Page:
The Plug is Consequence of Sound‘s monthly hip-hop zine. The aim is to explore the genre on a purely musical level and from a cultural standpoint. This inaugural issue includes a discussion of the Chuck D vs. Hot 97 feud, 11 reviews, and the lyrically focused third edition of Michael Madden’s Trappers and Philosophers column.
The Powers That Be: Chuck D and Hot 97
Following Hot 97’s Summer Jam on June 1st, Public Enemy founder Chuck D took to Twitter to troll the New Jersey radio station (“Where Hip-Hop Lives”), decrying the state of rap radio and the genre’s moral decline, among other things. Ultimately, Chuck’s tirade resulted in an ugly-but-necessary discourse.
Sheldon Pearce (SP): There’s a belief that rap has devolved into a self-deprecating, amoral cesspool that is destroying the black community from the inside. If Chuck D doesn’t agree with that entirely, it’s certainly coming off like he does. I have a problem holding art, and especially rap, to a moral standard because it’s a medium for self-expression and not some type of manifesto laying the foundation upon which a society should operate. A kid from Compton like YG, who performed at Hot 97’s Summer Jam, is going to rap about what he knows, and what he knows is violence that in the grander scheme of things is less a derivative of rap music and more a product of classism. Yes, black culture is heavily influenced by the music, but the music is just as much a byproduct of black culture. It’s a cycle that didn’t start with rap. The issues existed long before the genre did, and it isn’t rap that is perpetuating them; it is rap that is continually bringing them to the forefront. It’s unfair to place the burden on rap culture to police itself. Rap’s moral code is not the problem.
I think it’s a bit single-minded to suggest that rap’s so-called Golden Age (the period where Public Enemy and collectives like the Native Tongues thrived) was some kind of era of utter rap purity when It Takes a Nation of Millions to Hold Us Back and Straight Outta Compton both came out in 1988. 1982 had Grandmaster Flash & the Furious Five’s “The Message”, but Too Short’s “Coke Dealers” came just a few years later. Violence, narcotics, and misogyny are a part of rap’s history. Modern rap isn’t some aberration; it disseminated from earlier incarnations of the art form, which has always been politically incorrect. Rap always has and always will document the issues that plague the black community. How it goes about doing that continuously evolves, but it’s unfair to ask every album to be Fear of a Black Planet or 3 Feet High and Rising.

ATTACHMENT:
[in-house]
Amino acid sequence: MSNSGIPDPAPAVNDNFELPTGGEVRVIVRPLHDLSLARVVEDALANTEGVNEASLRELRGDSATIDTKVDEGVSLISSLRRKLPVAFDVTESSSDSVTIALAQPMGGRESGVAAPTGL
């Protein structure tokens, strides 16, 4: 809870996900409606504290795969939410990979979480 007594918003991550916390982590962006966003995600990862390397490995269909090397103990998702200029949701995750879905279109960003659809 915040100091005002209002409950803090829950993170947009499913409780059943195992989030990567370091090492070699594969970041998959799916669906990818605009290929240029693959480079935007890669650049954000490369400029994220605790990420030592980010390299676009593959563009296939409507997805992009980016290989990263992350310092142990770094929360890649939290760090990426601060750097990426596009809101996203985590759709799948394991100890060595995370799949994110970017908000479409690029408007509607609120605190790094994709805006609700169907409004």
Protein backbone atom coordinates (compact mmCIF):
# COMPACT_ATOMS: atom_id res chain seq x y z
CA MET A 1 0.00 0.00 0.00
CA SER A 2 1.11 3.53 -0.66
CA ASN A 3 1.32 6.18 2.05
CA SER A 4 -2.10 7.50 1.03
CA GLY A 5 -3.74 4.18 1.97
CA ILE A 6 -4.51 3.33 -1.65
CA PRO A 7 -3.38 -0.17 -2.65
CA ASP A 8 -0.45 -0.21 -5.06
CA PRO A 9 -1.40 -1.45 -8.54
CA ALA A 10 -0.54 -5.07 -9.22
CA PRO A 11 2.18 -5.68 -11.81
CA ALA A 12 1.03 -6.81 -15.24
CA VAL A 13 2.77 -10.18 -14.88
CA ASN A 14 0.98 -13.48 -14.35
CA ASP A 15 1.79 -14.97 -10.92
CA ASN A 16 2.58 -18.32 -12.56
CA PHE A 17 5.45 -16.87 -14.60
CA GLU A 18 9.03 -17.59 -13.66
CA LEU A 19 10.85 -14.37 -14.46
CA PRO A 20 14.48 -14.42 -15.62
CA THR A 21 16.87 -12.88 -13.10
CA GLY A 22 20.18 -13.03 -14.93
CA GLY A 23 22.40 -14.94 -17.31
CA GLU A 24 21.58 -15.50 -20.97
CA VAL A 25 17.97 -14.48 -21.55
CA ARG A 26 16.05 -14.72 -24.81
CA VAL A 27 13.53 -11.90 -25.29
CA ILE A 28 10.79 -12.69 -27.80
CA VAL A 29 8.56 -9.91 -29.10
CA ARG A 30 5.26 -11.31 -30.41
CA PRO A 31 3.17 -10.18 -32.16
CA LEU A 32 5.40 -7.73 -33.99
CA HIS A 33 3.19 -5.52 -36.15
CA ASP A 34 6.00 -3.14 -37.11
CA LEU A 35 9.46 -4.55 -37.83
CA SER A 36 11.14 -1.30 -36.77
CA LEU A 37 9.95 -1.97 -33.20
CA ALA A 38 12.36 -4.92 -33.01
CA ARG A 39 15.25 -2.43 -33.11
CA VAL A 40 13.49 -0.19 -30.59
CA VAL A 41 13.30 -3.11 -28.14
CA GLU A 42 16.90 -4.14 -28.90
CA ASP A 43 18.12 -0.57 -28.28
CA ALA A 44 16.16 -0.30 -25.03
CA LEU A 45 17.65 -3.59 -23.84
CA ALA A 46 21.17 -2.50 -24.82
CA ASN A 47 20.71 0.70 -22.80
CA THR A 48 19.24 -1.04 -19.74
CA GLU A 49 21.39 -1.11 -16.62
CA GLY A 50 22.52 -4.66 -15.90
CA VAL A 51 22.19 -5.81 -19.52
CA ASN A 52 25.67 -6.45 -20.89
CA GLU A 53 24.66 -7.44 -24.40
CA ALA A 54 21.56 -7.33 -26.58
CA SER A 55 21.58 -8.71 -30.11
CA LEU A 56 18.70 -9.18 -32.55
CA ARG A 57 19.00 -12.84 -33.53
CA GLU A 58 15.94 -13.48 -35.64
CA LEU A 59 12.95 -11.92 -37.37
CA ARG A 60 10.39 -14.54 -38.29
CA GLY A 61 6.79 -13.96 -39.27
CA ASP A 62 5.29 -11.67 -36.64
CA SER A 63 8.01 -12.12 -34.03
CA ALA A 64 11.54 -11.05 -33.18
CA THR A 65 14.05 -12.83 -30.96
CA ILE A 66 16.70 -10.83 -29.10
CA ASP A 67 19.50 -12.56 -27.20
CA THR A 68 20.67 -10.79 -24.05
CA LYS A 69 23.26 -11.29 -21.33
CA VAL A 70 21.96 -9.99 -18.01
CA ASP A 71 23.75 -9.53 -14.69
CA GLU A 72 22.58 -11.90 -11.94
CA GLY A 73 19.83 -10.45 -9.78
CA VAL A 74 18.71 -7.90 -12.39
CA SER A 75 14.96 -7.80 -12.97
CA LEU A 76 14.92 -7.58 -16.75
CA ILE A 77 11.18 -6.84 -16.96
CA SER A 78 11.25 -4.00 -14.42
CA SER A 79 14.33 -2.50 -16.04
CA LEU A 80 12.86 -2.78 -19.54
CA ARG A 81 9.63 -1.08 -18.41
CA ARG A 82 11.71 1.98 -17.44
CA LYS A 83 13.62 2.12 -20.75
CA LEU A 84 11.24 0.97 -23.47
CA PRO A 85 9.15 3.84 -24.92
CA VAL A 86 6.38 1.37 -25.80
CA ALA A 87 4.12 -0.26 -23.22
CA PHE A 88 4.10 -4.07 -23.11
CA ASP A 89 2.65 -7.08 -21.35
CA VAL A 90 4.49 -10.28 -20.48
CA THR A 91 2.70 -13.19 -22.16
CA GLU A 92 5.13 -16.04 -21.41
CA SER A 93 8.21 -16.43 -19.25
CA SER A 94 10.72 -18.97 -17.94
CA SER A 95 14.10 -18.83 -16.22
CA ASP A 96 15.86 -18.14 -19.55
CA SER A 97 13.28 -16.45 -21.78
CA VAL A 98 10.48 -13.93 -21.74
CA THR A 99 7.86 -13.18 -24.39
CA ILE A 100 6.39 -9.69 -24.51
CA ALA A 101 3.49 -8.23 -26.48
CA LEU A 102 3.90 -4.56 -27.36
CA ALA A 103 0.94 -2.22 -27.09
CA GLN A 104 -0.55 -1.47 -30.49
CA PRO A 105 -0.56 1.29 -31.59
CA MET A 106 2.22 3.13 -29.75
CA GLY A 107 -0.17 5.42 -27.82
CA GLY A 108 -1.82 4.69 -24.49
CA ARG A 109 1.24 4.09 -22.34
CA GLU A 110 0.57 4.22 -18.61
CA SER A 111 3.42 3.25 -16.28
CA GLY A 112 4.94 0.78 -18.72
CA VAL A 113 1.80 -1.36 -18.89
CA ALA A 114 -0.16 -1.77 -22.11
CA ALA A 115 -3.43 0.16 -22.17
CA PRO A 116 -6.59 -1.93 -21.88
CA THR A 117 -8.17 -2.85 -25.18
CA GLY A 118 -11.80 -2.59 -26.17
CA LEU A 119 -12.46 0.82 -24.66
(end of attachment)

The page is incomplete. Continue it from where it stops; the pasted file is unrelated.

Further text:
(Read: Lauren Carter’s Why Chuck D was right about Hot 97)
Should more records be like them? Absolutely. But who are we to dictate the self-expression of others? BDP made Criminal Minded and By All Means Necessary back to back. Both are classics and both are important despite sporting radically different ideologies. I don’t believe that somehow over time rap has become the primary propaganda used to vilify black people. The media does that well enough on its own. Rap hasn’t deteriorated, and it isn’t promoting moral decay (though there will undoubtedly be casualties). Society as a whole has simply gotten more liberal.
While there’s no disputing hip-hop as a corporate entity that shifts on the whims of executives, you can’t tell me that Nas, 50 Cent, Wayne, and Nicki were handpicked by the anti-black propaganda machine as a part of some agenda to destroy the black community. Maybe that can be said of Troy Ave (joke). Nas is a legend. 50 will always be New York royalty. The G-Unit reunion is huge for rap right now. Wayne and Nicki are incredibly hot right now. Drake and Wayne’s “Believe Me” is everywhere and not because it’s being pushed. It’s everywhere because it’s dope. Consumer buying power does still have some say in where the culture goes.